Business view
Tools
Typography

ECONOMIC progress is not inevitable. In developed countries we have generally come to expect continual improvement in our economy. We believe that our standard of living will increase over time, despite periodic booms and busts. Yet that is not always the case.

FOR the first half of the 20th Century Uruguay had a robust, vibrant economy. By 1950 their GDP per capita was about 60% of America's and their standard of living was much higher than Spain's. They had huge export businesses which funded advanced social welfare programs. Uruguay was called the Switzerland of South America. Today things are much different. By 2004 Uruguay had less than 20% of the GDP per capita of the US. Uruguay went through an entire generation of practically no growth. Finland should take note.

THE comparisons of Finland and Uruguay are not new. Back during the severe recession of the early 1990s some Finnish commentators worried that we could end up like them: a strong, growing country with a high standard of living falling on hard times. Then the comparison did not make sense, because Finland's depression was due to external shocks and the bursting of asset price bubbles. Now, however, the comparison is apt.

URUGUAY'S problems began when their export markets collapsed. The main political parties' goals were not improving the economy but protecting the status quo. The public sector grew in relative importance as free enterprise declined. State-owned enterprises and government bureaucracies expanded. Eventually the economic crisis turned into a political one, which just made everything worse.

...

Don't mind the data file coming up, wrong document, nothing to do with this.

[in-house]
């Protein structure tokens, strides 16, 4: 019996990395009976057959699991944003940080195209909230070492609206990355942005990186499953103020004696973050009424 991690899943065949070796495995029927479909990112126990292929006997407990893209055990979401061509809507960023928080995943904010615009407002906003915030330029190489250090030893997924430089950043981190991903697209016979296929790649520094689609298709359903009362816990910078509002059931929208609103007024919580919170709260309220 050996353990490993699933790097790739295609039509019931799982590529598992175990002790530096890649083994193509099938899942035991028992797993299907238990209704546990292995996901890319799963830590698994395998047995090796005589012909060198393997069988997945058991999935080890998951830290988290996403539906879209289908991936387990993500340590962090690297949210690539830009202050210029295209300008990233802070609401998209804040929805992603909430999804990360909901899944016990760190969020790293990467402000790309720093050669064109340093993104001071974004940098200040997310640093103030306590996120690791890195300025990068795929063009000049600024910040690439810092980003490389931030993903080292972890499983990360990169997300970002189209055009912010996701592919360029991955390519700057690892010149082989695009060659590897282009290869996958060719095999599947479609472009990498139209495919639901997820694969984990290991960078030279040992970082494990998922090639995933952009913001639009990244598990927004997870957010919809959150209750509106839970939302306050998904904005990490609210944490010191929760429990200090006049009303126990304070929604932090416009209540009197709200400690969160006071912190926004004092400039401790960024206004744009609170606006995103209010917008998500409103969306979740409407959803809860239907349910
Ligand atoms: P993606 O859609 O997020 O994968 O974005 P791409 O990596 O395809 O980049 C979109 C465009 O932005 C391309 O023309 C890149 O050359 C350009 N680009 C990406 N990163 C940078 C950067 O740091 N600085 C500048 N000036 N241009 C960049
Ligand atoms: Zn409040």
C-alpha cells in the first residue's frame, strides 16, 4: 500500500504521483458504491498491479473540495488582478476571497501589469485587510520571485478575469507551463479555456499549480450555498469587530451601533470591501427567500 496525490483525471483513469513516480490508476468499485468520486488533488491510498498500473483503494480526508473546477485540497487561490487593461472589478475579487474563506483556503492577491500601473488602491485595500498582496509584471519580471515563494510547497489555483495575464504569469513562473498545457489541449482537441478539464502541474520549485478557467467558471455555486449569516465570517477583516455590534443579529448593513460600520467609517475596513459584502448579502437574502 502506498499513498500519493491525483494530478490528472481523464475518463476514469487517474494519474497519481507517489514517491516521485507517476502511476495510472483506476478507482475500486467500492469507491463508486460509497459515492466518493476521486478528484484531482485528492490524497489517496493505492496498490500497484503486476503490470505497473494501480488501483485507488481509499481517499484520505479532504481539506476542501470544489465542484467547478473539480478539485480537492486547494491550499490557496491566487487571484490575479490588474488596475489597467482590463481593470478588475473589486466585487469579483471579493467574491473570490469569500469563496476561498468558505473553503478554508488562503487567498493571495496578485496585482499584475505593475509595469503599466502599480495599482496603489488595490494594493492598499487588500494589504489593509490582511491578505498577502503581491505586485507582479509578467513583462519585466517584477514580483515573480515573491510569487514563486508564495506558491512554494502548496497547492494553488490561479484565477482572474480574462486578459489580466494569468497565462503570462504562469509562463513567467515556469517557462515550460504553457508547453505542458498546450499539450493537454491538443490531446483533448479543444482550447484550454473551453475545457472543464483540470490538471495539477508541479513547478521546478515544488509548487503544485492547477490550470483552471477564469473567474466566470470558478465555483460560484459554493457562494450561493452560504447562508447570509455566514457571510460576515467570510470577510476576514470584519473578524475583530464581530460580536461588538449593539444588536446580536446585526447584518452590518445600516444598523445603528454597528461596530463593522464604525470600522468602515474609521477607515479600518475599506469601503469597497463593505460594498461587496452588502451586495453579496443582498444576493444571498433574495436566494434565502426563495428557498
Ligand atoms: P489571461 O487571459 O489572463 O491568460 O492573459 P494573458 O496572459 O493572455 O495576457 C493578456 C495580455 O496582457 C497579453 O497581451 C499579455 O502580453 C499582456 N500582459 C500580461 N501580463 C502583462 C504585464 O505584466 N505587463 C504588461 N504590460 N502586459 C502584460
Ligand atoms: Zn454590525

David J. Cord
This email address is being protected from spambots. You need JavaScript enabled to view it.

Only a fraction of the articles are available to public, please subscribe to be able to read whole article on the digital paper.

Please check our subscription periods and prices from here.

Read Helsinki Times with a subscriber code
Helsinki Times's digital paper has moved to our partner's website, LEHTILUUKKU.FI

Helsinki Times can be read with a subscriber code provided by the publisher or subscription office.

If you have received a subscriber code from the Helsinki Times, you may attach it to your Lehtiluukku user account to gain free access to Helsinki Times. The same subscriber code is valid for iPad and iPhone Helsinki Times' application.

Also the Android App is downloadable from Google play.

ICP2

Finland in the world press

Helsinki Finland Blustery, 16 °C
Current Conditions
Sunrise: 7:13 am   |   Sunset: 7:9 pm
66%     11.2 m/s     35.151 bar
Forecast
Mon Low: 11 °C High: 17 °C
Tue Low: 11 °C High: 13 °C
Wed Low: 10 °C High: 14 °C
Thu Low: 10 °C High: 13 °C
Fri Low: 7 °C High: 12 °C
Sat Low: 8 °C High: 11 °C
Sun Low: 8 °C High: 11 °C
Mon Low: 7 °C High: 10 °C
Tue Low: 7 °C High: 10 °C
Wed Low: 7 °C High: 10 °C

Partners